A tiny hand curled around my finger. Every minute feature of my new great grand child was perfect. I knew it because I had checked with my own eyes, searching her body for flaws, of which I had found none. Ten fingers, ten toes – that was all I needed to know. My grandson, Ben, had laughed at my old fashioned ways. He indulged me in my antiquated check but knew it was unnecessary. He and his wife had known she would be perfect even before their first scan. Like most modern, young couples, they had paid well for the luxury of this assurance.
Genetic manipulation was commonplace. Clinics in every town provided those that could afford with artificial gene selection, working round the clock to expunge every hereditary contaminant from the members of the next generation. Of course there was no altruism involved in the process - just a tidy profit.
My great grand daughter's genome had been skillfully crafted in one of these places. Each chromosome was flawless and would provide the instructions to create every facet of her physical existence from her hair and eye colour, to her IQ. Ben and his wife Tanya, had chosen the very best of themselves for their daughter.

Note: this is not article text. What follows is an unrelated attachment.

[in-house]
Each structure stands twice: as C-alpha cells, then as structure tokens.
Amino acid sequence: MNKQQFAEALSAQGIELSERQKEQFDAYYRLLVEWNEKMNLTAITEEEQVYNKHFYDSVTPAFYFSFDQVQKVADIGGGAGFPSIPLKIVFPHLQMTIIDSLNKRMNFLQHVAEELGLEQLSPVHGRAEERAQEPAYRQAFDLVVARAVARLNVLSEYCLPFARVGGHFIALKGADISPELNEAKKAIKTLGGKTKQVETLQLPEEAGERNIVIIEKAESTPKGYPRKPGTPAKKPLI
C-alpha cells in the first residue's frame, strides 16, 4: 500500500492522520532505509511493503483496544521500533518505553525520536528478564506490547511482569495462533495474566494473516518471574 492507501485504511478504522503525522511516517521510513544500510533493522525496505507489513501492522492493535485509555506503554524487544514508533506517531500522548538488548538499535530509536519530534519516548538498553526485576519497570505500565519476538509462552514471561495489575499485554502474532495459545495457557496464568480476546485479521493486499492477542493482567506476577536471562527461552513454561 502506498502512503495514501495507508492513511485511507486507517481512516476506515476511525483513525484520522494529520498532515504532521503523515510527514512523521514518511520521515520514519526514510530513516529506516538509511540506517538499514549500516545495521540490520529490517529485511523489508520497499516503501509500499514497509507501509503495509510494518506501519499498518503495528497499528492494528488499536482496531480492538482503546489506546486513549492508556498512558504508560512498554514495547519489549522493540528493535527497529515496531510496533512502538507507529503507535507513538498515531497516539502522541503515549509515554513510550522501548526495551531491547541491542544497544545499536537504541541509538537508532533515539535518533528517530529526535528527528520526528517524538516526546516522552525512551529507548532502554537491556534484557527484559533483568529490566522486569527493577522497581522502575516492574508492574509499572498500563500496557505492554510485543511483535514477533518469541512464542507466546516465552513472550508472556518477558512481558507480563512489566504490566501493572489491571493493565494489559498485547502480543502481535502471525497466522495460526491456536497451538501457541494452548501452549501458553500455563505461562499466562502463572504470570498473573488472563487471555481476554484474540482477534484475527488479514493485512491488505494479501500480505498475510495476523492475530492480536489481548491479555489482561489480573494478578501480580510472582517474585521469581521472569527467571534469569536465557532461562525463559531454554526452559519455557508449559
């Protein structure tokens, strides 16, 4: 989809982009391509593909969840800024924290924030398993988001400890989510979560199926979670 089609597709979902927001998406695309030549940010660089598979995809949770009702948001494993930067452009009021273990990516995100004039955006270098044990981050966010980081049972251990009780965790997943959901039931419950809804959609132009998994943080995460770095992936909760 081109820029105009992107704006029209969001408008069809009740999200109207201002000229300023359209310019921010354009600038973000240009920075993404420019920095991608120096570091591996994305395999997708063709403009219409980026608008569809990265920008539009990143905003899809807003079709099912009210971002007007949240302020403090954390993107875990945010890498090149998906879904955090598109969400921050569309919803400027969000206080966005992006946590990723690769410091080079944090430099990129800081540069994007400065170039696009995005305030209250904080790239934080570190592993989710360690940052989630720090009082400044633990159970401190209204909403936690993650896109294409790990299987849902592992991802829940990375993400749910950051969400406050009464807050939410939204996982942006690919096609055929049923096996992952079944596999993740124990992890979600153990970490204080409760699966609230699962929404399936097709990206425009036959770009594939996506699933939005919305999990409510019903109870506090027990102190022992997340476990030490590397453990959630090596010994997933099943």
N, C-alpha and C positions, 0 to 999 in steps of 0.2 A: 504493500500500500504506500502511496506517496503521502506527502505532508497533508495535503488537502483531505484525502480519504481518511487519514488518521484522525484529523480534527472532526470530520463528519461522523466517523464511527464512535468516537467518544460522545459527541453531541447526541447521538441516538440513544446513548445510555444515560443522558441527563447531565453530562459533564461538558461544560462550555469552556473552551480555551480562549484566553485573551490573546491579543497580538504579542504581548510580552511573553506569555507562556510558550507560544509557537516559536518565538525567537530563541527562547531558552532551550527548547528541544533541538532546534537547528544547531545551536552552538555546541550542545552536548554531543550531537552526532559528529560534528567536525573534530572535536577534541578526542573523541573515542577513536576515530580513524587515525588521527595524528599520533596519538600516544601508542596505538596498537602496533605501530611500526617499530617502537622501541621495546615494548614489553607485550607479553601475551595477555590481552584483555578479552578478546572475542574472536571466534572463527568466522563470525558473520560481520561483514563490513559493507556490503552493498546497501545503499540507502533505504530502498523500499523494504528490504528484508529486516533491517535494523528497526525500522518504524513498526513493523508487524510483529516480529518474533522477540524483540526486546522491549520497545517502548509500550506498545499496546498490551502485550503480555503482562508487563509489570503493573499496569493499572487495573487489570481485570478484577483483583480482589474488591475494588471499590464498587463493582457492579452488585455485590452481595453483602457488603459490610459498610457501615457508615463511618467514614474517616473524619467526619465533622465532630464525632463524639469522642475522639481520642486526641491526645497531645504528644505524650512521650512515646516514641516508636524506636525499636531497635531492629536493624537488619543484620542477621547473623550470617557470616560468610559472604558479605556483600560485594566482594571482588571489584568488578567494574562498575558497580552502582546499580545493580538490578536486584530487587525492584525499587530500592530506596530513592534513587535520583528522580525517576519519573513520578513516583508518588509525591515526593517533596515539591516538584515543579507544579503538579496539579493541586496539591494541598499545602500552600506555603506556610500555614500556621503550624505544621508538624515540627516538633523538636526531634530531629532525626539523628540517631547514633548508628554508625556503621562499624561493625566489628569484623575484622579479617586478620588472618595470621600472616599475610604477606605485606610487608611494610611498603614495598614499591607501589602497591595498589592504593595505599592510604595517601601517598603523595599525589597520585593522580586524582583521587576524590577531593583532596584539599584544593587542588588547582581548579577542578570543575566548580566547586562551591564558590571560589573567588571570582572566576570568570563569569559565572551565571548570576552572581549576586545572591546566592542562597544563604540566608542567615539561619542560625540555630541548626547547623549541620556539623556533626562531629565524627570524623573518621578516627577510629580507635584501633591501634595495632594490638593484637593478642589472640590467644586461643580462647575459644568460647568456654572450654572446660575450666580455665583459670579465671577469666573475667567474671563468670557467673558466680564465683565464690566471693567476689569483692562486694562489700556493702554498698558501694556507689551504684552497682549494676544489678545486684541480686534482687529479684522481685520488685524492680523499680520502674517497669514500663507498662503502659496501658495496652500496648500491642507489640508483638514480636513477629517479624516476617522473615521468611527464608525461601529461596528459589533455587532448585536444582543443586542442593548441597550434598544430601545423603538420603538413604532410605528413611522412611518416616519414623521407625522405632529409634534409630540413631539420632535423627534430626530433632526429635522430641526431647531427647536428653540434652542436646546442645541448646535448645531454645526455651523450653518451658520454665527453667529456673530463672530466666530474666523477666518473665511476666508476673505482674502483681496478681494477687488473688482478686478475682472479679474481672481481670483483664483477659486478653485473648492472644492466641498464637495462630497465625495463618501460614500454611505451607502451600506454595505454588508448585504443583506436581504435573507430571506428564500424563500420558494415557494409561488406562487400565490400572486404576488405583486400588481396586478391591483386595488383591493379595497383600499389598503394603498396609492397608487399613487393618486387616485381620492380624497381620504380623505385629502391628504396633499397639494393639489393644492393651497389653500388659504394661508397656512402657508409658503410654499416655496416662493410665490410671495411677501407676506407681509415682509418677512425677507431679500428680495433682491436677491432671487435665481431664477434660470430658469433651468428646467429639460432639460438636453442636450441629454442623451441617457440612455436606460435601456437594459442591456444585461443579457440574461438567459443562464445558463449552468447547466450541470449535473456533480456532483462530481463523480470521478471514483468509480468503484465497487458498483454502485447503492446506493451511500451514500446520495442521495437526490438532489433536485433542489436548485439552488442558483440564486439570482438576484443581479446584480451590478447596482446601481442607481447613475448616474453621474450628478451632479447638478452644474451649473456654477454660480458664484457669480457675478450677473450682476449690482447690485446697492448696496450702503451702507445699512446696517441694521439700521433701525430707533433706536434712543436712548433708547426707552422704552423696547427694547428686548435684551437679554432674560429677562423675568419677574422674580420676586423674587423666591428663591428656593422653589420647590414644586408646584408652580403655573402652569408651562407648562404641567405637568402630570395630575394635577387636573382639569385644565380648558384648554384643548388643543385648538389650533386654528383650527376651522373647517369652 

And yet later, as I sat in the stark hospital ward watching the new parents awkwardly change their daughter's nappy, I couldn't help but wonder how they would maintain the perfection they had strived for. At what point would they be satisfied and to what lengths would they go? The scar above Ben's eye told the story of how he learnt to ride a bike. Would it be wrong to prevent such embellishments? Even if such marks could be prevented, others could not. Unseen damage to body tissue, causing illness and decay, was unstoppable.
I looked at my own hands, gnarled and fragile – no longer perfect. They represented the story of a life: the indent from a wedding ring; the slight misalignment of a finger once broken in an accident. It made me smile at the couple's naivety and I wondered what scars they would allow Eva to gather.
“Look at her,” my grandson beamed. “She's perfect.”
“Yes,” I agreed uncomfortably. “She is.”